Therapy for cognitive and behavioral disorders in patients with epilepsy treat symptoms, not the underlying seizures or epilepsy. Our symptom-based therapies reflect the limits of our understanding of epilepsy pathogenesis and progression, of ways to translate known mechanisms into therapy, and of strategies to reverse the physiological or structural changes that underlie the epilepsies. Moreover, health care providers often underestimate the impact of patients’ stressors, environment, family, and fears. Therapeutic opportunities are thereby missed. Diagnosis and therapy must be balanced, with emphasis on the patient and their mental and emotional world, as well as the underlying neurobiology.
Therapy for cognitive and neurobehavioral symptoms is similar across neurologic disorders.
- Anxiety, depression, aggression, and psychosis appear to respond to the same pharmacotherapies regardless of whether the patient has epilepsy, stroke, or multiple sclerosis.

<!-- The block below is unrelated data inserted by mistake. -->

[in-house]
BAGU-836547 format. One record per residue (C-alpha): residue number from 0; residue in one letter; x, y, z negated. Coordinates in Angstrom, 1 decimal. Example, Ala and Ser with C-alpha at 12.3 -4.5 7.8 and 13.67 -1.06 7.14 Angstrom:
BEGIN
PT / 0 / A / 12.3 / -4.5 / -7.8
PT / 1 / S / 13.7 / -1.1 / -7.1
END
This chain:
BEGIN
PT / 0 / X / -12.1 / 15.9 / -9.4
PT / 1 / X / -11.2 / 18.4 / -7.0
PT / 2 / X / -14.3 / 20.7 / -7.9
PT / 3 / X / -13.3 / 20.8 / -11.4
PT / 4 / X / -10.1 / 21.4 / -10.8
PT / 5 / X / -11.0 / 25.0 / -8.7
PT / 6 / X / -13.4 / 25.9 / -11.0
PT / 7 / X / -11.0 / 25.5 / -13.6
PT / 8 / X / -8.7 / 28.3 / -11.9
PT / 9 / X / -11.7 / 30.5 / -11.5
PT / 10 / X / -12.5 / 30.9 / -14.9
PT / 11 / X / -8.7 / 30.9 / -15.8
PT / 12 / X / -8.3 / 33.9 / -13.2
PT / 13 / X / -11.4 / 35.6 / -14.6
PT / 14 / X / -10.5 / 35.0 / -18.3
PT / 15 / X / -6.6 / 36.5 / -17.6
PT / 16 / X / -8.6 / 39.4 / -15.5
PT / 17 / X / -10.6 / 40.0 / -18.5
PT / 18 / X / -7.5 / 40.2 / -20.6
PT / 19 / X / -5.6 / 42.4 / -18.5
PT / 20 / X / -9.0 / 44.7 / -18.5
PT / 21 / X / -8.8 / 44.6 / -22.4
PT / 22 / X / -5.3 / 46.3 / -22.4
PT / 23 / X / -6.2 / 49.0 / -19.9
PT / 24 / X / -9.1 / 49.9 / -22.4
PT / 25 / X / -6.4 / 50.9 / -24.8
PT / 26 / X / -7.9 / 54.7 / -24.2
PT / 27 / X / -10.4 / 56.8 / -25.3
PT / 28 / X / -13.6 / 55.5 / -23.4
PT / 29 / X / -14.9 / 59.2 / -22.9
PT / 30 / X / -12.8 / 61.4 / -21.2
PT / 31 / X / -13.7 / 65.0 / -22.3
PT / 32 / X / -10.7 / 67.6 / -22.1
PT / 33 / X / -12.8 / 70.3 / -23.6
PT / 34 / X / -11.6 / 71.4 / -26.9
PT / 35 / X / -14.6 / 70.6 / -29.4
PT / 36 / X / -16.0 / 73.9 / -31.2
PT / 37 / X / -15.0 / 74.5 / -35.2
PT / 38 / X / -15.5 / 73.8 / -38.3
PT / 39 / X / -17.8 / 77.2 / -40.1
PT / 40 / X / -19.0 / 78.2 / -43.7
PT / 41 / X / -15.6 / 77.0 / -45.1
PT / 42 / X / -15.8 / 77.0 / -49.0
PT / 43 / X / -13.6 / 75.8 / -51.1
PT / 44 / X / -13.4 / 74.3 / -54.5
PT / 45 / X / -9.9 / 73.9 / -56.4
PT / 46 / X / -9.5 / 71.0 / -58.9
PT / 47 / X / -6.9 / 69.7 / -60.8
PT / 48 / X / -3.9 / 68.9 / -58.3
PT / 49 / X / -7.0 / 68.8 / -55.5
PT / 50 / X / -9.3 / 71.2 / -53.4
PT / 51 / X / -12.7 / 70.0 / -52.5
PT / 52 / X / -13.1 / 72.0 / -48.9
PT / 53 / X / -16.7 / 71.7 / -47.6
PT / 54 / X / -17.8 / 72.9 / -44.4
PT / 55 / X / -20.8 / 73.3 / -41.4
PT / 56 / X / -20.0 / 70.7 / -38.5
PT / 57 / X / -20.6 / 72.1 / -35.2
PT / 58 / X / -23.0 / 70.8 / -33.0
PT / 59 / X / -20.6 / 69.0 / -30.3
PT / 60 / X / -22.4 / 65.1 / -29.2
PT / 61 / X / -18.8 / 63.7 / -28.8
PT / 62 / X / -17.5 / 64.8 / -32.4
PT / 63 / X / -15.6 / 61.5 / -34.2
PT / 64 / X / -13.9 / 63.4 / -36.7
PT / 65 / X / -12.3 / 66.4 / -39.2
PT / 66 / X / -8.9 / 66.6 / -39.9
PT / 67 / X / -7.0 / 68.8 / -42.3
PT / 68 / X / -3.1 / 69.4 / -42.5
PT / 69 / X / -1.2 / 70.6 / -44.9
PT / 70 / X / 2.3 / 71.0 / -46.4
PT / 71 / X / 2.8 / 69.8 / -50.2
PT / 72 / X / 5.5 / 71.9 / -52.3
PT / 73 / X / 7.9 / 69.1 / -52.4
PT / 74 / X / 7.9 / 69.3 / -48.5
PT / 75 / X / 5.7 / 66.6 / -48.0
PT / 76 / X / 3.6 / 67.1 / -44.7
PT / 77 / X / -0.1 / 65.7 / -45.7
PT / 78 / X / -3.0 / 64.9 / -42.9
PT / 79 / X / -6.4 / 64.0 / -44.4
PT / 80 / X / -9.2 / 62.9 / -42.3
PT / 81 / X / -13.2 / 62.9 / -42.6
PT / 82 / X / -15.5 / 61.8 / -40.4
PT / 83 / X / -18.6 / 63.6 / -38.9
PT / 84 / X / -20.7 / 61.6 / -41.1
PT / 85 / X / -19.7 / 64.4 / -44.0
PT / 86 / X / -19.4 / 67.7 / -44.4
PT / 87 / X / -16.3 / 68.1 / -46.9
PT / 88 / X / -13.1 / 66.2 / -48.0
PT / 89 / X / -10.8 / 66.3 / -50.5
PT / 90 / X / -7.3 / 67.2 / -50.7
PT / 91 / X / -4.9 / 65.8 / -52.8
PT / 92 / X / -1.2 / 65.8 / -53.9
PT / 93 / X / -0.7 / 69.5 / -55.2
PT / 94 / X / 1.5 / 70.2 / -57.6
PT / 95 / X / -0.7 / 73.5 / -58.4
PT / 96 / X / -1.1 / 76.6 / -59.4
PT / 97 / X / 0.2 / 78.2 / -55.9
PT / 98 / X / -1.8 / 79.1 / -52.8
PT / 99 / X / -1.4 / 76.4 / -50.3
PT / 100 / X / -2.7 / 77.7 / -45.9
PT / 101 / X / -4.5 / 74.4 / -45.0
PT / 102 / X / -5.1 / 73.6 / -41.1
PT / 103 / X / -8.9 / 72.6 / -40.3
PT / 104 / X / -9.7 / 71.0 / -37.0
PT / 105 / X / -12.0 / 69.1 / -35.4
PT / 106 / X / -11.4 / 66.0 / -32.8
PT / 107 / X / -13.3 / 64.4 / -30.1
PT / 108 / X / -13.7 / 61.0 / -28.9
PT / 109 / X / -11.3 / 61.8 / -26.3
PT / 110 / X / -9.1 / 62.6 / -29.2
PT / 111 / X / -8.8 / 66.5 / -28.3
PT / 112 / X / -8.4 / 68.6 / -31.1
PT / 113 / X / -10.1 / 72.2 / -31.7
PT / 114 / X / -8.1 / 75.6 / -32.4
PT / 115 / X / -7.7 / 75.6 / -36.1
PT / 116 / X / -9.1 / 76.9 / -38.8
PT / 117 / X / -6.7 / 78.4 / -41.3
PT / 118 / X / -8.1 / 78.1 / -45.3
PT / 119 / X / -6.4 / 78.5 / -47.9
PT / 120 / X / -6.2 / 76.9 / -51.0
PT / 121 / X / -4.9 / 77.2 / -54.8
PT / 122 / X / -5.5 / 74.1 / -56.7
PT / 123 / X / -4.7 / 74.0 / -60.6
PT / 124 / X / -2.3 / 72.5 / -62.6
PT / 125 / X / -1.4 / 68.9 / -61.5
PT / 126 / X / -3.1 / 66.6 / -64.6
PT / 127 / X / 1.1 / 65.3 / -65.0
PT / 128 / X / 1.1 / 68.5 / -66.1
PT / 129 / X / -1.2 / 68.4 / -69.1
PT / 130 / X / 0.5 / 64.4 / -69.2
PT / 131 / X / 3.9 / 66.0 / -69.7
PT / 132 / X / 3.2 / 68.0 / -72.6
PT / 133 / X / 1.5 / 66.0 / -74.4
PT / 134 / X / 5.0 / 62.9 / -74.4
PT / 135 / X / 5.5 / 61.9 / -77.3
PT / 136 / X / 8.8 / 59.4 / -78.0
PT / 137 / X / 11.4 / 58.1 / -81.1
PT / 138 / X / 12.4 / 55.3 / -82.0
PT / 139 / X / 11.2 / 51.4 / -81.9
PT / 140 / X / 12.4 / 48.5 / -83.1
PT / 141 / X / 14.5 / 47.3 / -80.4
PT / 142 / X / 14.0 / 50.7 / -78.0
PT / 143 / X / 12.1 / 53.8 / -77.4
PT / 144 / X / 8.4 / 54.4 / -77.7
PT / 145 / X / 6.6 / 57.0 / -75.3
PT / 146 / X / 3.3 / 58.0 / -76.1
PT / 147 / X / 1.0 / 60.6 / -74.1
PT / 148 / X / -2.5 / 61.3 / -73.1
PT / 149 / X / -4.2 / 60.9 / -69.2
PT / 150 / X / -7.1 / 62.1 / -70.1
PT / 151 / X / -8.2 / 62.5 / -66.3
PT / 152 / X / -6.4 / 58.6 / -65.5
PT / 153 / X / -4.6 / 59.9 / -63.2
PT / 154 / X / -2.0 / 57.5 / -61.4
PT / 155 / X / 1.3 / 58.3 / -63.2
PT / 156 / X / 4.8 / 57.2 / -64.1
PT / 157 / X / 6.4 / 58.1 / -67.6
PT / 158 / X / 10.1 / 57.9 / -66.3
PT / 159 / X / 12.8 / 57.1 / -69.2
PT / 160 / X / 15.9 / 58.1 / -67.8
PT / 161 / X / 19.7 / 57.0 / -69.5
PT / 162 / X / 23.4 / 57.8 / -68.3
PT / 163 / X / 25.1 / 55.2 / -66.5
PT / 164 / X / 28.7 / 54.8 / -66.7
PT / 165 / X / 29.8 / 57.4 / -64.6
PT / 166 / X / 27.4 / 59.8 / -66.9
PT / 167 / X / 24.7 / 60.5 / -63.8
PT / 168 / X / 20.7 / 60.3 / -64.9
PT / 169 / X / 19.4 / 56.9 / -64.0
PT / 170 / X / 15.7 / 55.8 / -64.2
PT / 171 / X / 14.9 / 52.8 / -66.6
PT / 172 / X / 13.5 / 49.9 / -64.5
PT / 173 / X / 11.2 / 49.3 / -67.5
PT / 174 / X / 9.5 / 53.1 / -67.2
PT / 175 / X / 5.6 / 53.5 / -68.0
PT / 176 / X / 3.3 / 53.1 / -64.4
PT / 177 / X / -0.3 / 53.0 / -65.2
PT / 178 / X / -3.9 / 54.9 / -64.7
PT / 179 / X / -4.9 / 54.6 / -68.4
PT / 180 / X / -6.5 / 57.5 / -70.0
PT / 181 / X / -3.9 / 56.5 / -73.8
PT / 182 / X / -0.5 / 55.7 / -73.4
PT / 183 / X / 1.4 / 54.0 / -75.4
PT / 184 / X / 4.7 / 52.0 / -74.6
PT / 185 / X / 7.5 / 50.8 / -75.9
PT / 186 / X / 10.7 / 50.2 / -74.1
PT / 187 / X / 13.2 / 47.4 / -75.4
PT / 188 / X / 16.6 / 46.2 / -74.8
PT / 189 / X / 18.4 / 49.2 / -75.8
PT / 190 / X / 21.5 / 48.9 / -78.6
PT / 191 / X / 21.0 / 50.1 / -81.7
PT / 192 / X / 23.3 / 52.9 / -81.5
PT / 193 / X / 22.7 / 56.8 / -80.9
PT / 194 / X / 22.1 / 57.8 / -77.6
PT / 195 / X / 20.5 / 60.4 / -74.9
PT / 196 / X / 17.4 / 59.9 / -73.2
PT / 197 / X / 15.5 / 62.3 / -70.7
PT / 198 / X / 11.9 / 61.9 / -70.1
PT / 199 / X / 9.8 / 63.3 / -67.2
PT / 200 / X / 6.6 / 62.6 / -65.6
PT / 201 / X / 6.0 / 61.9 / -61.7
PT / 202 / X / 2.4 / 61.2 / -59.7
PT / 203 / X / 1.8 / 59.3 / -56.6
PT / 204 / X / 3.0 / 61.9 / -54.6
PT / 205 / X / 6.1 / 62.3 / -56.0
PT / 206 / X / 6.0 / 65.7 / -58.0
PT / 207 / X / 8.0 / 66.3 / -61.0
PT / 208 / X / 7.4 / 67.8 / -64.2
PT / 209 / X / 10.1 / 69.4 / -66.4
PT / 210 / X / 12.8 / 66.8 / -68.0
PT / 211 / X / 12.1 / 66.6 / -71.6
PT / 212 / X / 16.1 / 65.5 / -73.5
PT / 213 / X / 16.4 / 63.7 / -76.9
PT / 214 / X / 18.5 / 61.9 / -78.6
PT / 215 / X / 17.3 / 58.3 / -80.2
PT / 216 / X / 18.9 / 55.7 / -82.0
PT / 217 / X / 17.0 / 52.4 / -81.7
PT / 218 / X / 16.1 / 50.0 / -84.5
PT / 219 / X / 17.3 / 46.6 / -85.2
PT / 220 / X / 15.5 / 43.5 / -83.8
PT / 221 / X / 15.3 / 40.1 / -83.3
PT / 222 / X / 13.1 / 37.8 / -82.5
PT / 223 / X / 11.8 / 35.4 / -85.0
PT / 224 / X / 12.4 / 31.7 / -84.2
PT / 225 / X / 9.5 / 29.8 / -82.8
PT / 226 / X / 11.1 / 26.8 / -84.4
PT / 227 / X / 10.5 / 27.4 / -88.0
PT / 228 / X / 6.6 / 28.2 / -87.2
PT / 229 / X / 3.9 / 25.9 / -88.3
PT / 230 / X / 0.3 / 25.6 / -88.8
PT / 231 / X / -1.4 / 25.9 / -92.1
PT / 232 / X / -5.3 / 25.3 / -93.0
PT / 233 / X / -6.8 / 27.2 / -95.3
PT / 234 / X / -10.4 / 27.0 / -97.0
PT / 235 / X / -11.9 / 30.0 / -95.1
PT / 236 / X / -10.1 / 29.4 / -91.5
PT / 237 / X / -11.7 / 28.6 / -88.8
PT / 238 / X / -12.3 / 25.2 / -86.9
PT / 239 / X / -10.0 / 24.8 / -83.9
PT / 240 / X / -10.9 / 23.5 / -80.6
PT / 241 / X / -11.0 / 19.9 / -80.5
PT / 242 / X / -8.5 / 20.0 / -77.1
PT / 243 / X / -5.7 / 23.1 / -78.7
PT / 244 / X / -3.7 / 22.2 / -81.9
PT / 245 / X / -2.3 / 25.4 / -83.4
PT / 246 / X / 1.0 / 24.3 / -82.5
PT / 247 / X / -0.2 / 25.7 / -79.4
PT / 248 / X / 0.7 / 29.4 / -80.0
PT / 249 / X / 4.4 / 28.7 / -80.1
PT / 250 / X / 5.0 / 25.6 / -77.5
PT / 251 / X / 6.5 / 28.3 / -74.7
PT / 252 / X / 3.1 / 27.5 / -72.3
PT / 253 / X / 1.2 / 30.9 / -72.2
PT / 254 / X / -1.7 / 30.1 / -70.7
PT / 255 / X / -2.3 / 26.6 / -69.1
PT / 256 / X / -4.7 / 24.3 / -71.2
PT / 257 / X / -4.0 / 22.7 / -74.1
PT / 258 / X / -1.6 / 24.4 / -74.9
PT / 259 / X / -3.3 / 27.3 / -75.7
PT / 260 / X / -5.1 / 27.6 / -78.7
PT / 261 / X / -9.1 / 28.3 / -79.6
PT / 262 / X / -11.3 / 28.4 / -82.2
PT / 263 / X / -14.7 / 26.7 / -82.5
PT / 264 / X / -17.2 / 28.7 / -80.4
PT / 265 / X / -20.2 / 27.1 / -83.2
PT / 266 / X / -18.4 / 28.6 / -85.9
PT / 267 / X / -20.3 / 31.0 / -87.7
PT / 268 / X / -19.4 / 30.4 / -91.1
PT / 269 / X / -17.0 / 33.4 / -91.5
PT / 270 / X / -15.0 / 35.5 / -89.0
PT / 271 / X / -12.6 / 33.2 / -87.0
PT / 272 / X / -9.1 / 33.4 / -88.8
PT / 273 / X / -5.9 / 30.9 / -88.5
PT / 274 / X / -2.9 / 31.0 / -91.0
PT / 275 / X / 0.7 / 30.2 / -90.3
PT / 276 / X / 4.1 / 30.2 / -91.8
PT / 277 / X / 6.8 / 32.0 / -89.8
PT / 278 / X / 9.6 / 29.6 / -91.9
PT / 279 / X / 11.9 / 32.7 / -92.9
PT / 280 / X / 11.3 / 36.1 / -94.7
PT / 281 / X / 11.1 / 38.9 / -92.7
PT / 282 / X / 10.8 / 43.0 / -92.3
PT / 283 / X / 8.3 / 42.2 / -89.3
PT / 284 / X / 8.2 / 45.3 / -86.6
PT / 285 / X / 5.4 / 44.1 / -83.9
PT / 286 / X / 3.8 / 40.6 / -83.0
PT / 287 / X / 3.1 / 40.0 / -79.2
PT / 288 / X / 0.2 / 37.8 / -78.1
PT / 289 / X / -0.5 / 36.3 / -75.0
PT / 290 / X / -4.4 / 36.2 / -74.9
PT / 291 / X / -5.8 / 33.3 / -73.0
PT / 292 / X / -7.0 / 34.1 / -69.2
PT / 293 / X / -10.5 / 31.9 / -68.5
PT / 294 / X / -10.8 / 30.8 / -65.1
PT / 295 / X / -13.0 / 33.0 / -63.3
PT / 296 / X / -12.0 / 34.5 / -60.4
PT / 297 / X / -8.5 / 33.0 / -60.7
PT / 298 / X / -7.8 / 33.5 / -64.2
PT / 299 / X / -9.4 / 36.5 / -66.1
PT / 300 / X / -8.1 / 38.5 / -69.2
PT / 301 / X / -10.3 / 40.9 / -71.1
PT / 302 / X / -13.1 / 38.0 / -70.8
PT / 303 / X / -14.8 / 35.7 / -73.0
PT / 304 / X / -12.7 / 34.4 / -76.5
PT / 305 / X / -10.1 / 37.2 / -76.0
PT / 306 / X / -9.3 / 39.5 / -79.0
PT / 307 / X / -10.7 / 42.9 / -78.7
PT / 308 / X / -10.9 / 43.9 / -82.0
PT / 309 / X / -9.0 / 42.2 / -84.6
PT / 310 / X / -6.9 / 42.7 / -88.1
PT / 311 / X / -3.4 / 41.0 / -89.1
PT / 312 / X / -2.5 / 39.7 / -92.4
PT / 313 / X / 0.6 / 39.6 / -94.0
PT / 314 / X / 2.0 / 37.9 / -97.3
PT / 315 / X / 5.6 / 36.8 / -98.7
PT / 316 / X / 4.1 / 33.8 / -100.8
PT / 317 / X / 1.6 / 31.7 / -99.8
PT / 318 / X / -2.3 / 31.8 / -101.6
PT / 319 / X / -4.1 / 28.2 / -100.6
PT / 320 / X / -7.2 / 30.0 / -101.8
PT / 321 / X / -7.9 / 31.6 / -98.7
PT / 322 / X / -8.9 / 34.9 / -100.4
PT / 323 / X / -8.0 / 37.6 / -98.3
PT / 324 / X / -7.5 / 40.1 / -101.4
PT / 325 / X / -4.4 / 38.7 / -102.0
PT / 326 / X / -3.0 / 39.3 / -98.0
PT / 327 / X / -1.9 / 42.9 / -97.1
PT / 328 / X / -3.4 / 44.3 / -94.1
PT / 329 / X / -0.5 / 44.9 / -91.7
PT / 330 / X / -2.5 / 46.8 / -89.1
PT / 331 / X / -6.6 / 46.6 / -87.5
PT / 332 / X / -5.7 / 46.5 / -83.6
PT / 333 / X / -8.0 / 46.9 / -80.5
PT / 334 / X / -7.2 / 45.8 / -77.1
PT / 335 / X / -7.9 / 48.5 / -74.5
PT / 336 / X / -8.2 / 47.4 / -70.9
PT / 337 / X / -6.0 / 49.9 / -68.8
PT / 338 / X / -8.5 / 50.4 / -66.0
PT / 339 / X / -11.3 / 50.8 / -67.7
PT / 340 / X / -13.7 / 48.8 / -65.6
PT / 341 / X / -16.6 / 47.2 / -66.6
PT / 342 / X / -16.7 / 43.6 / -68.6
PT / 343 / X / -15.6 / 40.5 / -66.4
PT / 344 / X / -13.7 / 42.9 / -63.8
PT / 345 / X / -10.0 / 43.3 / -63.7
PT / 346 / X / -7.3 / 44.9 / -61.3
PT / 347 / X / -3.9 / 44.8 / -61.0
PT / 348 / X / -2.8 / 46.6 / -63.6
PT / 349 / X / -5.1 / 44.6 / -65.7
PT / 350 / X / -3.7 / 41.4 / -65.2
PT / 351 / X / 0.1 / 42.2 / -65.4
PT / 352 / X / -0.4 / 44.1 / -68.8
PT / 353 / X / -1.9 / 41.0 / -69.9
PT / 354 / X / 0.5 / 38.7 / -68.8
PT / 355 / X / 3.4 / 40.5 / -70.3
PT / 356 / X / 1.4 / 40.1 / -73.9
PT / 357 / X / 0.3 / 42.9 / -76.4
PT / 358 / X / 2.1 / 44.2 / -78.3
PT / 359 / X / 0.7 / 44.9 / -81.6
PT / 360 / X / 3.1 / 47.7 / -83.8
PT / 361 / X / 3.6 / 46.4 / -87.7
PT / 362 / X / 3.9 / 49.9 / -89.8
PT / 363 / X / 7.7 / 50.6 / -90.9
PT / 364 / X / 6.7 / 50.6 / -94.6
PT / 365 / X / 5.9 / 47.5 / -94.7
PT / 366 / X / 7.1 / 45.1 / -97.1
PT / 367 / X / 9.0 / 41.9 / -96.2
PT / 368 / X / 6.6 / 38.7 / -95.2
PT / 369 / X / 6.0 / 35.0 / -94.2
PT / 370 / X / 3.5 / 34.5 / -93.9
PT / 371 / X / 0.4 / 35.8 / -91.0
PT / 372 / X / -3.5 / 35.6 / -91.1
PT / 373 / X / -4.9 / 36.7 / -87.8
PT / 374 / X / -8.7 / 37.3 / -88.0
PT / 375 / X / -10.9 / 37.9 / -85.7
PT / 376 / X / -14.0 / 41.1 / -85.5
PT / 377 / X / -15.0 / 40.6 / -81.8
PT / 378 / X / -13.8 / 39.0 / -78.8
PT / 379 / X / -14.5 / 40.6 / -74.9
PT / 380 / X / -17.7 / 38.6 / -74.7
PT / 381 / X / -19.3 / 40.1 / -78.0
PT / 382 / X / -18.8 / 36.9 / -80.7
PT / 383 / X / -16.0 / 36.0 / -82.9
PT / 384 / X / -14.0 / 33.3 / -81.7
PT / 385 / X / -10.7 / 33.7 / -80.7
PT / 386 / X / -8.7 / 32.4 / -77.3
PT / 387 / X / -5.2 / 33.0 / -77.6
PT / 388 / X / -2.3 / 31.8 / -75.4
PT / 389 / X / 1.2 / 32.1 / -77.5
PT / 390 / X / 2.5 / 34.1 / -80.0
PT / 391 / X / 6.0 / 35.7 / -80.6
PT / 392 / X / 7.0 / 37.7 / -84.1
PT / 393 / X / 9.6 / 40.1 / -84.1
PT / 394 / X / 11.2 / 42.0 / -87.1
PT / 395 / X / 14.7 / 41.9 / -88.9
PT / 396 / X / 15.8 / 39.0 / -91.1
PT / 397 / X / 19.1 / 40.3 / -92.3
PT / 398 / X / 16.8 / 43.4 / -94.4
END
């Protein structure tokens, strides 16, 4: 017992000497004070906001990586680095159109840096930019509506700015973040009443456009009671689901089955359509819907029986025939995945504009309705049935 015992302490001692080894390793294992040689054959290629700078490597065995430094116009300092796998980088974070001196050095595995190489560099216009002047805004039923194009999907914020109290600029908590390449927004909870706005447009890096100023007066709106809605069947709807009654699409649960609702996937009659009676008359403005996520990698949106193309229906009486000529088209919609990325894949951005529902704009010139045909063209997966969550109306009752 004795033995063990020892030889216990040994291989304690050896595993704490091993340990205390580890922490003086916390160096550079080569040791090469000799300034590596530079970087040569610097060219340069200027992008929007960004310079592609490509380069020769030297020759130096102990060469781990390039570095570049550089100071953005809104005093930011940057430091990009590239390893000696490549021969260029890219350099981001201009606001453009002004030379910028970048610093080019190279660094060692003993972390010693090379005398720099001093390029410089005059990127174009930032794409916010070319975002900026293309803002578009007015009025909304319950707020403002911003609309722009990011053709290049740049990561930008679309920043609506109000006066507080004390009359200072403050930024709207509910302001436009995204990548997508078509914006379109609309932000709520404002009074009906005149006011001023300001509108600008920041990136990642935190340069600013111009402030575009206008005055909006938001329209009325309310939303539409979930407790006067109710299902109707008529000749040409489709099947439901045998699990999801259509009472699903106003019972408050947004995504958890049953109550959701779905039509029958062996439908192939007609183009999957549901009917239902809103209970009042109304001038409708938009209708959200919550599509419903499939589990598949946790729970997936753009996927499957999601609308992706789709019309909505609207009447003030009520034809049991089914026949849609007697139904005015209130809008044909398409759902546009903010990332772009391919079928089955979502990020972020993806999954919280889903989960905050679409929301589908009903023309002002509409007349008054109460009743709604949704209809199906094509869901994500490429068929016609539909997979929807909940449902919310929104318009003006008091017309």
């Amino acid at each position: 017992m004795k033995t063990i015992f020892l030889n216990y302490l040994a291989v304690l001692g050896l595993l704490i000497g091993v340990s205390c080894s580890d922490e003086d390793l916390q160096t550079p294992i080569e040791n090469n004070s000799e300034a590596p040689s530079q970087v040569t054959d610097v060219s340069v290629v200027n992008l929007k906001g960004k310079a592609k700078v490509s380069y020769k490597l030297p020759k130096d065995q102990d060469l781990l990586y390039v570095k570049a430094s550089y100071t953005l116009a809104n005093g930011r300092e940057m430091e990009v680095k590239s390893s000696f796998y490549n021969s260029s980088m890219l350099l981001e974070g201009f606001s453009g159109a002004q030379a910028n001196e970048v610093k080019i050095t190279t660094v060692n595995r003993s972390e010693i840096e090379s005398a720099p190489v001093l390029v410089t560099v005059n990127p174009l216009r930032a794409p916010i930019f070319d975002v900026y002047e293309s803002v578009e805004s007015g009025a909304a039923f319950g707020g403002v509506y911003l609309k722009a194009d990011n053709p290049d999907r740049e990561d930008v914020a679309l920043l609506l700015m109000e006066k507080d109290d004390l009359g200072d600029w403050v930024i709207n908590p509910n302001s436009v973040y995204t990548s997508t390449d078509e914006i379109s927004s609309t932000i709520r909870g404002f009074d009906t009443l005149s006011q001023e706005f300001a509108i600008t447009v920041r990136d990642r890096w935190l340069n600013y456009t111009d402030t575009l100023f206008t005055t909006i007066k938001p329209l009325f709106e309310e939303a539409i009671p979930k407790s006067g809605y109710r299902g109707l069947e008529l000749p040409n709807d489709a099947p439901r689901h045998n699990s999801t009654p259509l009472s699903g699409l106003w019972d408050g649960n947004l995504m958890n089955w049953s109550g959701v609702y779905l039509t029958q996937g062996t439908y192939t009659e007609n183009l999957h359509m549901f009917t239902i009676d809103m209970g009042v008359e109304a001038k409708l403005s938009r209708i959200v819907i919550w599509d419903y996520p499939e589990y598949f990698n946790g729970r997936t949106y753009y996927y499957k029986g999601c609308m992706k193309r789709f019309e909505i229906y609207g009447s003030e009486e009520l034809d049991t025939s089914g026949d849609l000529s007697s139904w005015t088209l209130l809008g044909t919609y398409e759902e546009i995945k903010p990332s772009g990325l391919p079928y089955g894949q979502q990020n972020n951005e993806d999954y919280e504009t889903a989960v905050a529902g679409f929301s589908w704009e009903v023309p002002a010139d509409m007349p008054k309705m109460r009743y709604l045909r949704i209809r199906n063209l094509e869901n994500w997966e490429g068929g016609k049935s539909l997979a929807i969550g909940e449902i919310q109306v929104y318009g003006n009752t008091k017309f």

- Clinical features such as the patient’s age, comorbid disorders (e.g., cardiac arrhythmia, migraine), concurrent medications, and response to prior therapies may be more important guides than the specific neurologic disorder.
- Adverse-effect profiles are very relevant, with concerns regarding the effects of psychotropic drugs on seizure threshold and interactions with AEDs.
Reproduced and adapted with permission from Orrin Devinsky, M.D. and Epilepsia.